Reflections on the Iraq War as some troops return home
By Mike McCabe
Although in recent years Afghanistan has regained the status of “Radical Middle Eastern Country Stumping Our Military,” it must be noted that the long, tragic war with those other allegedly WMD-hiding bad guys is finally (yes, FINALLY) winding down. To say “the war is over” is a slightly less bullshit-covered phrase than “Mission Accomplished” was—there are still 50,000 Americans in Iraq, and some are still dying. There is no denying, though, that a drastic number of American troops are either on their way back home or to other parts of the globe to carry out their military duties.
As far as Iraq is concerned, the people of America find themselves reflecting on the past few years of war, not unlike the country did in the mid-1970s after the Vietnam bloodbath. Was it worth it? Was anything really accomplished? Were we justified? These are the questions that citizens all across the country are asking themselves.
Mary Anne Grady Flores is an activist in Ithaca who remains involved in local, national and global affairs. Her opinions in regard to Iraq are representative of the entirety of the city and much of the country these days.
The war had quite a personal effect on Grady Flores’ life, as two of her sisters, her brother-in-law and a friend were sent to prison for their role in a 2003 protest demonstration.
“Months before the Iraq War happened, there were so many people [in Ithaca who were] well aware that we were being lied to,” Grady Flores said. “The Catholic Workers community specifically invited people to gather.”
Some of these activists would come to be known as the St. Patrick’s Four, since their demonstration occurred on St. Patrick’s Day 2003, two days before the invasion, and they quoted St. Patrick: “Killing cannot be with Christ.” They were committed to having their voices heard.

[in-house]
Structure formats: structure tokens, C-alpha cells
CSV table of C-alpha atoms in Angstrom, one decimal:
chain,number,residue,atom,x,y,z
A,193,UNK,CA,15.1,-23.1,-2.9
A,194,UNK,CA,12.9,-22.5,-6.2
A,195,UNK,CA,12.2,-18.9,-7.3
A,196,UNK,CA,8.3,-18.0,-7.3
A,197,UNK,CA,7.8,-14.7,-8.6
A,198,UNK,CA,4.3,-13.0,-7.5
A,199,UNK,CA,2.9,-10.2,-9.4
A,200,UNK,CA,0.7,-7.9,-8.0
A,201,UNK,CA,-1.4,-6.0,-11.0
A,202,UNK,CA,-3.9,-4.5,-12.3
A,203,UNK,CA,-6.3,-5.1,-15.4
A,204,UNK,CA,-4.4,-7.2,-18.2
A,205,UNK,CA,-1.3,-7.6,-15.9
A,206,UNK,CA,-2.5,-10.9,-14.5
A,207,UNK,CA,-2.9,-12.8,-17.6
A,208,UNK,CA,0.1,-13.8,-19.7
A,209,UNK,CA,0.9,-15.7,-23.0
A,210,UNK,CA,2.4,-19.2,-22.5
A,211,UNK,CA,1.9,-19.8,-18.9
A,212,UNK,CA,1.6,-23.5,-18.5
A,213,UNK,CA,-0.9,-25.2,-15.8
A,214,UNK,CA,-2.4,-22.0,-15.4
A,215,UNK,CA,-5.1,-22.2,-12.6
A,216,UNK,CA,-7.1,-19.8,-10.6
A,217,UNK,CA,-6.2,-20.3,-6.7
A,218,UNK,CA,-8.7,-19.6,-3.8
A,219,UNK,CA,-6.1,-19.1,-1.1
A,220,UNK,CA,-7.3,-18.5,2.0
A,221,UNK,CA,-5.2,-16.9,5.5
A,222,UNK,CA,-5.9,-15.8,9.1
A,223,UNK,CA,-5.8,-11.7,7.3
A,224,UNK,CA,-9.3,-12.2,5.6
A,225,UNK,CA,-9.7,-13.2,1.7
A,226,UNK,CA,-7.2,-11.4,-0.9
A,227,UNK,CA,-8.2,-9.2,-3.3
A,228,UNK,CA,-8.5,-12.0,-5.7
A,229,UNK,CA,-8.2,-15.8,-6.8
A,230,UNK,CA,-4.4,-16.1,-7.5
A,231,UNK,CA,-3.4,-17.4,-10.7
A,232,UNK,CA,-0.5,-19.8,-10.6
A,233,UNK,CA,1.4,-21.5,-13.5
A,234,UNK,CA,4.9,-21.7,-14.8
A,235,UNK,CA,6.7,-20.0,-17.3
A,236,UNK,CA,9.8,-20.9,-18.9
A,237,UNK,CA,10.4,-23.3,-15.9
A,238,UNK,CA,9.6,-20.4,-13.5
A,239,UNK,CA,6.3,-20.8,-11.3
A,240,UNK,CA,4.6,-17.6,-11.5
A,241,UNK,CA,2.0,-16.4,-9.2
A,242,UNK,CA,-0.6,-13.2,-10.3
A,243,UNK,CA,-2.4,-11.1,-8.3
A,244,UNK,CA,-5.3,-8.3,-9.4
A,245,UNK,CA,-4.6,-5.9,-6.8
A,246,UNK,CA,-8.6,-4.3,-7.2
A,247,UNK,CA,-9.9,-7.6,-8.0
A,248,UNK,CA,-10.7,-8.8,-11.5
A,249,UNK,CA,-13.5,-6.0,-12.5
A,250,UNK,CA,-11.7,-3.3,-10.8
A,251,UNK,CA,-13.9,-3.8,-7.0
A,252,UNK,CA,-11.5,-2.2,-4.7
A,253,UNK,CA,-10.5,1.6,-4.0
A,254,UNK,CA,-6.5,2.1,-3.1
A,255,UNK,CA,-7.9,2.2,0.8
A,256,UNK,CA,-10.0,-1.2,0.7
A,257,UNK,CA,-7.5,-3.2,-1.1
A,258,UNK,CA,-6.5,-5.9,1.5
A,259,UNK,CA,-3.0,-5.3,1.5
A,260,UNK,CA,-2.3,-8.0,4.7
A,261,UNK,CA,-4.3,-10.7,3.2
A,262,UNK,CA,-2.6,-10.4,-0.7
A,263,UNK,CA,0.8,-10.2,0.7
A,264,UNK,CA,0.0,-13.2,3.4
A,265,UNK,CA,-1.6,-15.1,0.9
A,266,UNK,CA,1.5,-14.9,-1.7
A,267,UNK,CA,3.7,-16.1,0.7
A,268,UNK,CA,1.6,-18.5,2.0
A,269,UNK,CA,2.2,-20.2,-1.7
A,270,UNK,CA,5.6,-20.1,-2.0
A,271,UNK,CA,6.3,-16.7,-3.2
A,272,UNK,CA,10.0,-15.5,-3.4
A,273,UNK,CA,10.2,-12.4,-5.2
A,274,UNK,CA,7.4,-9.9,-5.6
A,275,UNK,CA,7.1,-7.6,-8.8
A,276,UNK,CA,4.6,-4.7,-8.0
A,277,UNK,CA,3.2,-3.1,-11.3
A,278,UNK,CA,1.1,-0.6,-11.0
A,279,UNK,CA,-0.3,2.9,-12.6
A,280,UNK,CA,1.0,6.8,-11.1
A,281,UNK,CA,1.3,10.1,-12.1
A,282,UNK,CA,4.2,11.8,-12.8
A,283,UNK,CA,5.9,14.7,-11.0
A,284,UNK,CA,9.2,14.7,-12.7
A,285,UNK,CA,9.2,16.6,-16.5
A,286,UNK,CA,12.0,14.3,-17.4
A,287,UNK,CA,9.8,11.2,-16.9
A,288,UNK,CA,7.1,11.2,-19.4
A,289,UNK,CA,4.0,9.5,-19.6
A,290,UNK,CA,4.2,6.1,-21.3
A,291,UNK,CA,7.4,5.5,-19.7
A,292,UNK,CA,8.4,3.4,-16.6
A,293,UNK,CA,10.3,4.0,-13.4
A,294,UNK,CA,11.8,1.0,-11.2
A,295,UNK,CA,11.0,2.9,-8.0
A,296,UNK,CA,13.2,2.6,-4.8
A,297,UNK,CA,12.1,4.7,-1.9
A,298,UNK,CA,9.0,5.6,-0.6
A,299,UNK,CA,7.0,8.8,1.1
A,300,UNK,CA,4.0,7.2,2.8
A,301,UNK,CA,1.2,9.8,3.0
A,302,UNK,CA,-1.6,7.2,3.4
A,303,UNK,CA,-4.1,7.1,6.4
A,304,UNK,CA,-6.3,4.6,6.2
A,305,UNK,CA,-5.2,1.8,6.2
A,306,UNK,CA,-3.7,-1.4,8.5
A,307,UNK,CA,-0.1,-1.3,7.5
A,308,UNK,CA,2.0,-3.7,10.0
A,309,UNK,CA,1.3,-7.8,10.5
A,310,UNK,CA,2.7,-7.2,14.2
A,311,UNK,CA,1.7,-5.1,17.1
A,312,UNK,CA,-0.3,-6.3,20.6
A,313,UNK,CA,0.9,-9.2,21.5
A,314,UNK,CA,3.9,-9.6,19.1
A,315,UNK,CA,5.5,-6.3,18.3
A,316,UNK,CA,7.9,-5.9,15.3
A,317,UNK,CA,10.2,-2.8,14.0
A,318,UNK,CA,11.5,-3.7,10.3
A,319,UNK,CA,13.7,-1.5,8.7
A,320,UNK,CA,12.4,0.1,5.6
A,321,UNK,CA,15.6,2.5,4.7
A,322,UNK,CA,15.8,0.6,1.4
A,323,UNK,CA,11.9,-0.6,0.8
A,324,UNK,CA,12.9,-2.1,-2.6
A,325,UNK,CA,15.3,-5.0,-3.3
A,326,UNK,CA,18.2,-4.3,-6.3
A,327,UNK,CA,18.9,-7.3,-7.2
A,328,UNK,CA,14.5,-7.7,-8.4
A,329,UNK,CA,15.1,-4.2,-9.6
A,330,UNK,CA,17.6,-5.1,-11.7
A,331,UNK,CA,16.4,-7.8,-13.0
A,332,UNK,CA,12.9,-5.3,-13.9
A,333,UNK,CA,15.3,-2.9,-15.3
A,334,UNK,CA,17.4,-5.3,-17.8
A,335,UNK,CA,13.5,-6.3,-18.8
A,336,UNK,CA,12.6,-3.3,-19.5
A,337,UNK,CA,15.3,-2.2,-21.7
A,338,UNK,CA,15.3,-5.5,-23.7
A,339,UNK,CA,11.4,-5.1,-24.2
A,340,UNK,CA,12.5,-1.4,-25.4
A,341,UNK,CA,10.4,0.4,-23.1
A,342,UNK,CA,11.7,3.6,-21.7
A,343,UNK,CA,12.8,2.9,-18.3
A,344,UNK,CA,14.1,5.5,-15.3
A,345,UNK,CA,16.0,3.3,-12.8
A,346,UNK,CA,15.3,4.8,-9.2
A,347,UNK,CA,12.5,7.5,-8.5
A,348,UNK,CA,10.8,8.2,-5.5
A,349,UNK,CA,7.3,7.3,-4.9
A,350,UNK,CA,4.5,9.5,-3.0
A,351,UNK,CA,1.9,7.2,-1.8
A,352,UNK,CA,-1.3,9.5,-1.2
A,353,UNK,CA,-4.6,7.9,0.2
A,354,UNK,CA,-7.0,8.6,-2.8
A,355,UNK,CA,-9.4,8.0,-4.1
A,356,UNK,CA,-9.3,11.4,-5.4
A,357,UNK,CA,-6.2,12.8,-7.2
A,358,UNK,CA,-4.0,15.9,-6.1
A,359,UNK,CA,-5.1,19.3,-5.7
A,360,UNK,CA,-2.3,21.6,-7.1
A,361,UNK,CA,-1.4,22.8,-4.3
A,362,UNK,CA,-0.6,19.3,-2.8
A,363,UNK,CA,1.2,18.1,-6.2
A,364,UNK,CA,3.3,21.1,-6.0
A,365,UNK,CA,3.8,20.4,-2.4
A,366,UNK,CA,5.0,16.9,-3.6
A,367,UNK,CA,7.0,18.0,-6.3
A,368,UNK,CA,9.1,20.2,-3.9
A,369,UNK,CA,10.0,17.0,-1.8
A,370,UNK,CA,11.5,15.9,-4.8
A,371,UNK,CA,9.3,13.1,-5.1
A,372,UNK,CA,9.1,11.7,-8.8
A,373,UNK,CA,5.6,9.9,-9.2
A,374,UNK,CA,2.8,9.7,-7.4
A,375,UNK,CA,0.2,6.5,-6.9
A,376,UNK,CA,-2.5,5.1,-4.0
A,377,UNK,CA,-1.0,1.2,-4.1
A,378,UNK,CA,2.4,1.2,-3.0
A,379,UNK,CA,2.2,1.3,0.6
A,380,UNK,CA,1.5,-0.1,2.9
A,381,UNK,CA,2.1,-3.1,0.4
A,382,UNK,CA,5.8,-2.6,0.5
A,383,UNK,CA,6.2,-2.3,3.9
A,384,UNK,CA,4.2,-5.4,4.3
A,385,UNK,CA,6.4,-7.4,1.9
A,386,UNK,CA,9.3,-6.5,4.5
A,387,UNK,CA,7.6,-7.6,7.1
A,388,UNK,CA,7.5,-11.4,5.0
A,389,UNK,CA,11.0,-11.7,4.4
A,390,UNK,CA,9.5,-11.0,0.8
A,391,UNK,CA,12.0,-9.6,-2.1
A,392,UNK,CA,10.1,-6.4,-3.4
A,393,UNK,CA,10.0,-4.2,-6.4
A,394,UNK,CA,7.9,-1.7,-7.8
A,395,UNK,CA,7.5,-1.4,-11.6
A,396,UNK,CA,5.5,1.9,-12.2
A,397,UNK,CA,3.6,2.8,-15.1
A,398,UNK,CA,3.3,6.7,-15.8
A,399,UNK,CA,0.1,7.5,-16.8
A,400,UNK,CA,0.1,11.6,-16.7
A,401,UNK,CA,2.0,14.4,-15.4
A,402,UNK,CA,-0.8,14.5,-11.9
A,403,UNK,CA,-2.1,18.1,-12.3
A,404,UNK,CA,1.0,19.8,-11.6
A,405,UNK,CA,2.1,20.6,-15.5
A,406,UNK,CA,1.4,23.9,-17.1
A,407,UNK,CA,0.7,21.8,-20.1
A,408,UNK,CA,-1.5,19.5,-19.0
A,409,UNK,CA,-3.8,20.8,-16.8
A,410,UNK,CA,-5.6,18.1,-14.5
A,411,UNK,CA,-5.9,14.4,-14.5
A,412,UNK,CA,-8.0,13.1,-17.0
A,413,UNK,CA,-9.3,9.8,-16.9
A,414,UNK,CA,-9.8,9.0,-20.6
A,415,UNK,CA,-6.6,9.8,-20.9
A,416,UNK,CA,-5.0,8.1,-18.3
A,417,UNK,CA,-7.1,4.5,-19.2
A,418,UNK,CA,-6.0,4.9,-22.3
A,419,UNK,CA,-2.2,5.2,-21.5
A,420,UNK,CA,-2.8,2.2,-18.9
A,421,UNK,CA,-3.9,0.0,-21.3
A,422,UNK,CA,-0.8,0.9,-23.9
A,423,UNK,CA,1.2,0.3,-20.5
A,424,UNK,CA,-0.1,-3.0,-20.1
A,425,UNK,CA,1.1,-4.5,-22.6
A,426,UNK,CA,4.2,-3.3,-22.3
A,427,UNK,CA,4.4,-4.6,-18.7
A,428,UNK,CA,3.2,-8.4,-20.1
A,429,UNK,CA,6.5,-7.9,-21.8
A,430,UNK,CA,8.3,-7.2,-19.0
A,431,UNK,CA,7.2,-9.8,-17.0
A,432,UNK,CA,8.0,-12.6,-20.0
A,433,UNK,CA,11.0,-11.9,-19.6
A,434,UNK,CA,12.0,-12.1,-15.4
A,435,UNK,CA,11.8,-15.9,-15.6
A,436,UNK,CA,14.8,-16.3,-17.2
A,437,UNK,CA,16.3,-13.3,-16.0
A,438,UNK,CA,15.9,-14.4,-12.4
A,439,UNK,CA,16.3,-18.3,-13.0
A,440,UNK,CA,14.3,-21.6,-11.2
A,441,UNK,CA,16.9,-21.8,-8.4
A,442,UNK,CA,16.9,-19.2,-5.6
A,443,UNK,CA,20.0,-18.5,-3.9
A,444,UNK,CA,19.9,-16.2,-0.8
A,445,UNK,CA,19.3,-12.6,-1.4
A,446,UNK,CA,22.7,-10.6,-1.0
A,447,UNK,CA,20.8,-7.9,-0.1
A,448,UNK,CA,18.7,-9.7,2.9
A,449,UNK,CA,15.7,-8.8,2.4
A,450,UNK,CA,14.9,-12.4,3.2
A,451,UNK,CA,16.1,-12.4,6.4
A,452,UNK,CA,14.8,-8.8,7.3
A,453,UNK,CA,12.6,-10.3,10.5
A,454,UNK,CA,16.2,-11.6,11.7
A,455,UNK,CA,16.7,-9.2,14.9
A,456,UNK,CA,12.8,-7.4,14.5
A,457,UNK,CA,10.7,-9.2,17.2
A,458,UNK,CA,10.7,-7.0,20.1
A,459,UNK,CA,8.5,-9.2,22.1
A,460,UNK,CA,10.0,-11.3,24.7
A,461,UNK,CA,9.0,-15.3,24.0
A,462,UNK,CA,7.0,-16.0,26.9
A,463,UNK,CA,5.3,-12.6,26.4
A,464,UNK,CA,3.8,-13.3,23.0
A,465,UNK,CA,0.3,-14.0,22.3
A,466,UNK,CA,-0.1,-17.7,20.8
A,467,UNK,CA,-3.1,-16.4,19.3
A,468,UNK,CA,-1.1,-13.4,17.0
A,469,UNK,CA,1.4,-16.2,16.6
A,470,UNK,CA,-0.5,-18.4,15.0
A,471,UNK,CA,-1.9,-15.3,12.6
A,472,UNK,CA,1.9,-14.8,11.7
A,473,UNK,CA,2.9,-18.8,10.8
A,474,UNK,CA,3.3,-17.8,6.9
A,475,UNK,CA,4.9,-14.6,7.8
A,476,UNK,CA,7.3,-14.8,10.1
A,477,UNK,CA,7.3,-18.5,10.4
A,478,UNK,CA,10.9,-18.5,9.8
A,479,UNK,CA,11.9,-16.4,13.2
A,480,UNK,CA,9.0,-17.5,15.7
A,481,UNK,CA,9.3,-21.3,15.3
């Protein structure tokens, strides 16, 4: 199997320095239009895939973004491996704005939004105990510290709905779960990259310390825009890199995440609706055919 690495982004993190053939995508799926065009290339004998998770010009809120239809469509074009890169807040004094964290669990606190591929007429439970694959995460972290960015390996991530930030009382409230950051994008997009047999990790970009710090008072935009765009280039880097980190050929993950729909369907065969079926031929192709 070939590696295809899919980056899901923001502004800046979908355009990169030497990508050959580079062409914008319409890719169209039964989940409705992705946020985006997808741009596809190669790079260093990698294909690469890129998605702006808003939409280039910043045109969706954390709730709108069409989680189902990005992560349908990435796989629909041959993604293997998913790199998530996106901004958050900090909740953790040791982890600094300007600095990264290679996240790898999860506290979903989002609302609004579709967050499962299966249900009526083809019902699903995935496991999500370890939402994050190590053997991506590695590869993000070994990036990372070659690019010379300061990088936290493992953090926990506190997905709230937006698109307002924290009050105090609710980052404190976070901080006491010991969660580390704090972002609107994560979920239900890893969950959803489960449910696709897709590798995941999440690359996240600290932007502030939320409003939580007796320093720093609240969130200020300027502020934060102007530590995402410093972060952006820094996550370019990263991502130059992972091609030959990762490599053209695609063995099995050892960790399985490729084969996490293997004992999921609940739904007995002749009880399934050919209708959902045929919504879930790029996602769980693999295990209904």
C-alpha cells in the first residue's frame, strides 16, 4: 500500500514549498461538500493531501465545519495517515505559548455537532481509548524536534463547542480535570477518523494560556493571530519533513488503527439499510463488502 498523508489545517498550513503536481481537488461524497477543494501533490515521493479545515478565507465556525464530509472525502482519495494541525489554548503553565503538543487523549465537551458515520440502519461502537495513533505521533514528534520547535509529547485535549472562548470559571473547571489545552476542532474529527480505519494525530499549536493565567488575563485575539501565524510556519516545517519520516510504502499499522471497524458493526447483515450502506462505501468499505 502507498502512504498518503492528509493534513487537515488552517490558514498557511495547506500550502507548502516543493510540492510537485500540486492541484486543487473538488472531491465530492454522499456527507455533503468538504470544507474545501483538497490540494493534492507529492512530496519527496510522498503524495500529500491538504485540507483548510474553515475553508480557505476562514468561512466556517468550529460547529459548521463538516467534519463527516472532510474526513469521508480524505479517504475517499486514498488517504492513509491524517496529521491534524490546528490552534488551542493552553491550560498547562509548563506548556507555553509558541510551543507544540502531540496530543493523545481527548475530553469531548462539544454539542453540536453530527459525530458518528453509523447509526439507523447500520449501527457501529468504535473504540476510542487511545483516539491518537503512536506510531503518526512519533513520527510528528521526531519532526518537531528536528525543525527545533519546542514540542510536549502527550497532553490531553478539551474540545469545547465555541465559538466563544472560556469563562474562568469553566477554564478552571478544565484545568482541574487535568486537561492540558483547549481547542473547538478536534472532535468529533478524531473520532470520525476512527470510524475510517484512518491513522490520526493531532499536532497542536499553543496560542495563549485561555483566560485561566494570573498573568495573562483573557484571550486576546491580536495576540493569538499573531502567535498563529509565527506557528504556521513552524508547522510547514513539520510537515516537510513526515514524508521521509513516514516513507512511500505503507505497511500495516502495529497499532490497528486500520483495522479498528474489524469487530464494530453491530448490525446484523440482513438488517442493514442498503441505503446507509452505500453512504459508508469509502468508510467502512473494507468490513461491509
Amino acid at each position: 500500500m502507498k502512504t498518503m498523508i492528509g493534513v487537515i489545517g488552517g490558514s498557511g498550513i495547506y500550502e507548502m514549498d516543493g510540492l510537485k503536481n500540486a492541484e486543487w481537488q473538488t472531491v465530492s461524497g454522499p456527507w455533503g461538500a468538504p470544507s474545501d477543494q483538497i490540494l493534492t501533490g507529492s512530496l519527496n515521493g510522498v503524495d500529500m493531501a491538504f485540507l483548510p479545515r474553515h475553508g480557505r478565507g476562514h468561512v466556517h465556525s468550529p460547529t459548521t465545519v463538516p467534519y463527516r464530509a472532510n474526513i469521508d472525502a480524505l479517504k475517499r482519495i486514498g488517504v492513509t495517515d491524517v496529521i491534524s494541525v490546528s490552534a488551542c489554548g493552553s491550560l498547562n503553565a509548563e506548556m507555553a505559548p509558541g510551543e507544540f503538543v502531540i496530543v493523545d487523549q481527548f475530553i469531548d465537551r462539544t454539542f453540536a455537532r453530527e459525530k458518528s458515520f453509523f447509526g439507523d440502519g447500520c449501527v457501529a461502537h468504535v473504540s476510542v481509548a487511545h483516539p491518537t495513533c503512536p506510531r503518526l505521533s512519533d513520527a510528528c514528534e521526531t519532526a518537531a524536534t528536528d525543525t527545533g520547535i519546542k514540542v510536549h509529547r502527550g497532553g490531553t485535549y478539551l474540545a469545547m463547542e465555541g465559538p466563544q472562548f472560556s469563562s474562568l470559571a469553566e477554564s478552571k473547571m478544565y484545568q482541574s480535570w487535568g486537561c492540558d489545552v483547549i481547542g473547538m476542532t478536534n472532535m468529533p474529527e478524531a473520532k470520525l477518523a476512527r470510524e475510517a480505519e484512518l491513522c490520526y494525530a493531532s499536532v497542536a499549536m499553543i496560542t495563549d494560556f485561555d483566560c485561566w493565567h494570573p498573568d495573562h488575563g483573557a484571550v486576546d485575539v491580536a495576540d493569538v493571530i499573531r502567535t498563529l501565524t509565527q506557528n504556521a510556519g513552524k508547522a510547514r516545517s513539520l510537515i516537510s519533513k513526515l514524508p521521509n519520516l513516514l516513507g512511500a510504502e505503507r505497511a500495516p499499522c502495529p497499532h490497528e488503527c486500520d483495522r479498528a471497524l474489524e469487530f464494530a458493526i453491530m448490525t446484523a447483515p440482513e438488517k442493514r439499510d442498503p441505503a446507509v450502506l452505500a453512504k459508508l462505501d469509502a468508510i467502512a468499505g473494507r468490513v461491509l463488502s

On that St. Patrick’s Day, the four protesters visited the recruitment station in Ithaca and poured their own blood in the building.
“They wanted to kneel down, pour their blood in a prayerful way; not throwing blood,” Grady Flores said. “They took a quarter cup each, and they took the blood and just prayerfully poured the blood on the wall of the vestibule.”
Grady Flores said she supported their actions. “The fact is that the war was going to spill innocent blood,” she said. “People were going to die. Blood is something that’s very visceral. It’s something that we all share as a human quality, and it’s part of us. And Iraqis have it, Americans have it, any human being has it. It’s the common denominator. Blood is not a destroyer. War is the destroyer. And that’s the part that we need to understand.”
All four protestors were punished with prison time. Then, the U.S. invaded Iraq, resulting in the shedding of much more blood: At least 4,424 Americans and an estimated 100,000 Iraqi civilians died.
Grady Flores made sure to comment on the lasting effects on not only Ithaca, but on our country as a whole. Costofwar.com estimates that Ithaca alone has spent more than $50 million and counting on the Iraq War.
“Nobody in our local media conversation, and especially on the national conversation, is talking about the cost of war and how that affects our local communities,” Grady Flores said.
She noted that as tax money was being wasted overseas, community cornerstones, like the Fall Creek School, suffered and nearly had to close because of the lack of money. Had the “abomination,” as she described the war, never occurred, would people across the nation be experiencing the Great Recession so harshly?
No one could claim that the money that’s been thrown away was more valuable than the lives thrown away. It’s a bit ironic that the liars who started the war were not part of any end-of-war interviews.
She might only be an activist in one left-thinking city in upstate New York, but it’s safe to say that Grady Flores’ feelings are shared across America, and for all intensive purposes, the entire planet. Let’s all think about this one together: Was there any connection between Saddam Hussein and 9/11 at all? Is Iraq not a breeding ground for radicals and terrorists now, with a worse quality of life than pre-war? Did the war not contribute to the fall of the U.S. from one of its most prosperous eras to bankruptcy? And most importantly, did any one at all really benefit from this clusterfuck?
Actually, I take that last question back. Dick Cheney and Halliburton surely made millions.
Mike McCabe is a freshman journalism major. All he is saying is give peace a chance. E-mail him at firstname.lastname@example.org.